Employment Law Update

5 legal updates employers need to know this April
Sat 1st Apr 2023

Increases to tribunal award limits

The Employment Rights (Increase of Limits) Order 2023 (SI 2023/318) has been laid before Parliament and will increase compensation limits for certain tribunal awards and statutory payments from 6 April 2023. The increases are based on the September 2022 retail prices index (RPI) which increased by 12.6% since the previous year.

The Order includes the following new figures:

  • The limit on a ‘week's pay’, used to calculate increases from £571 to £643.
  • The maximum compensatory award for unfair dismissal increases from £93,878 to £105,707.
  • The minimum basic award for certain unfair dismissals (including health and safety dismissals) increases from £6,959 to £7,836.

Increases to statutory pay rates

Through separate legislation, the following increases will also shortly be implemented:

  • The National Living Wage increases from £9.50 to £10.42 from 1 April 2023
  • The prescribed weekly rate of Statutory Maternity Pay and Statutory Paternity Pay increases from £156.66 to £172.48 from 10 April 2023
  • The weekly rate of Statutory Sick Pay increases from £99.35 to £109.40 from 10 April 2023

Consultation on holiday pay following Harpur Trust v Brazel

The Department for Business, Energy and Industrial Strategy (BEIS) has concluded its consultation in response to the Harpur Trust v Brazel case, which concerns the calculation of holiday pay for part-year workers. The ruling, which was made last year, affects workers with permanent contracts who work only part of the year, such as those on term-time contracts or zero-hour contracts. The "percentage method" of calculating holiday pay has been deemed unlawful, and employers must now provide a minimum of 5.6 weeks' holiday pay to all part-year workers without prorating.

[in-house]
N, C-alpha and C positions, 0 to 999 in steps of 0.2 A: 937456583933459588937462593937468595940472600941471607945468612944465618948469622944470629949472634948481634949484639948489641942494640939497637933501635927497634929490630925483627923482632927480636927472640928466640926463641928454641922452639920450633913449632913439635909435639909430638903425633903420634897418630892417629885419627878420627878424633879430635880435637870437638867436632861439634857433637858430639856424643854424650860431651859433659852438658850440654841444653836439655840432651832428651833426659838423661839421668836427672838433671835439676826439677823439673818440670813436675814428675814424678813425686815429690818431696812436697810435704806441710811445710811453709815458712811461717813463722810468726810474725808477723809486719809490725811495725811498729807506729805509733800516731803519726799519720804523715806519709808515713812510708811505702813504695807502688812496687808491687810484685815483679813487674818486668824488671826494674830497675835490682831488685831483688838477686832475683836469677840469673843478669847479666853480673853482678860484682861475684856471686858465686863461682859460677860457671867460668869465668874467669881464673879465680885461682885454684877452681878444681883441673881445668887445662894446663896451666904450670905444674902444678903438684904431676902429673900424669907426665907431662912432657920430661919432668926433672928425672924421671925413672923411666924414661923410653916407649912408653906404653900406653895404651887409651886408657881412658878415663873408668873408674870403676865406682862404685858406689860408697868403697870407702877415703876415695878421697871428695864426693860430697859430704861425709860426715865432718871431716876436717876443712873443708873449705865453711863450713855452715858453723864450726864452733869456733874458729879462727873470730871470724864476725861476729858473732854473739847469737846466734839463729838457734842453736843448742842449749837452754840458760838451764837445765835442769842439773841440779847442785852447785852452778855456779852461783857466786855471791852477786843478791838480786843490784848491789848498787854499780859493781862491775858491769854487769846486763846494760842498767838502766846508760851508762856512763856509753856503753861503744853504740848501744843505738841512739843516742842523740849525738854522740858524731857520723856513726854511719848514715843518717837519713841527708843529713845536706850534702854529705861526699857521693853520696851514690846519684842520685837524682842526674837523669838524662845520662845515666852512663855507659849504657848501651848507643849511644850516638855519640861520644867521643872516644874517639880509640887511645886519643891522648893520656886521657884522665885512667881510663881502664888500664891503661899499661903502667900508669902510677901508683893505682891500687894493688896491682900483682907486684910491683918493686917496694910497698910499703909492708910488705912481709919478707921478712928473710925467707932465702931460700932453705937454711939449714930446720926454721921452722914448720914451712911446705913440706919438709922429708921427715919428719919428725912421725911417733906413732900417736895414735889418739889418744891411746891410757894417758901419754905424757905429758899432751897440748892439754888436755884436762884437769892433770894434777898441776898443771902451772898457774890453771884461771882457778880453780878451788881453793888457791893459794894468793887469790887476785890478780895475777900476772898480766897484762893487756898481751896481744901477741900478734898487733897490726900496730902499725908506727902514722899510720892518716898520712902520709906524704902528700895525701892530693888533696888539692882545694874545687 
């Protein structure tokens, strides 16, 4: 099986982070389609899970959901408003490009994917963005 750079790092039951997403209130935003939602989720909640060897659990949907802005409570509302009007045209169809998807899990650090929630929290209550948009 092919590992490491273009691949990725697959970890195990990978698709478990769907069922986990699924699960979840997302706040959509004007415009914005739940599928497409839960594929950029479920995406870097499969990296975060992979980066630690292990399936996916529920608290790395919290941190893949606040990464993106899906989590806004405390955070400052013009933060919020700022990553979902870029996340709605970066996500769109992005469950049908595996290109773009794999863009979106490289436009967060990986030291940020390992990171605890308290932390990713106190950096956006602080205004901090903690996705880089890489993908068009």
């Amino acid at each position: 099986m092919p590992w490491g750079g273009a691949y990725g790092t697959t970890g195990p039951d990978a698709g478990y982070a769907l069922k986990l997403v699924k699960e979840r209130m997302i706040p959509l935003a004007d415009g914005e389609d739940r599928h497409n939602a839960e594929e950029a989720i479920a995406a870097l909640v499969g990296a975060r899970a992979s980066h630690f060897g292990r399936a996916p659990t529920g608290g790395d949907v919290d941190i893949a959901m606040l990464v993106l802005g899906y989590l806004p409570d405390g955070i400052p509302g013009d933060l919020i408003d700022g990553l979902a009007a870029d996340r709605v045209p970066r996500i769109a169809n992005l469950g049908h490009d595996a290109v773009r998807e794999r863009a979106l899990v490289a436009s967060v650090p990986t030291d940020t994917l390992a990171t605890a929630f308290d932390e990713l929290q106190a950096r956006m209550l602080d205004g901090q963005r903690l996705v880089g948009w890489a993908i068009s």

Despite Harpur Trust providing a seemingly straightforward calculation (average weekly pay from the previous 52 weeks, excluding weeks not worked, multiplied by 5.6 weeks), its implementation has proved far from simple. This confusion, combined with the unfair disparity in holiday pay between certain workers, prompted the BEIS to launch a consultation considering the issue, with views of employers and employees required by 9 March 2023.

With that deadline now passed, the BEIS will now consider the responses received, before presumably legislating for any change it considers necessary. As part of the consultation, it confirmed its proposed method of doing so is to include, rather than exclude, weeks not worked in the 52-week reference period, and then multiply those hours worked by 12.07% to calculate the total holiday entitlement.

The Harpur Trust v Brazel judgment currently remains binding law and a failure to pay holiday pay accordingly may result in claims for unlawful deduction of wages. Employers who have not yet introduced the Harpur Trust method may decide to wait until the findings of the consultation are legislated for, but will remain at risk of tribunal claims in the meantime. In contrast, employers who amended contracts of employment to be ‘Harpur Trust compliant’ may soon find themselves in the difficult position of hoping to renegotiate those contracts.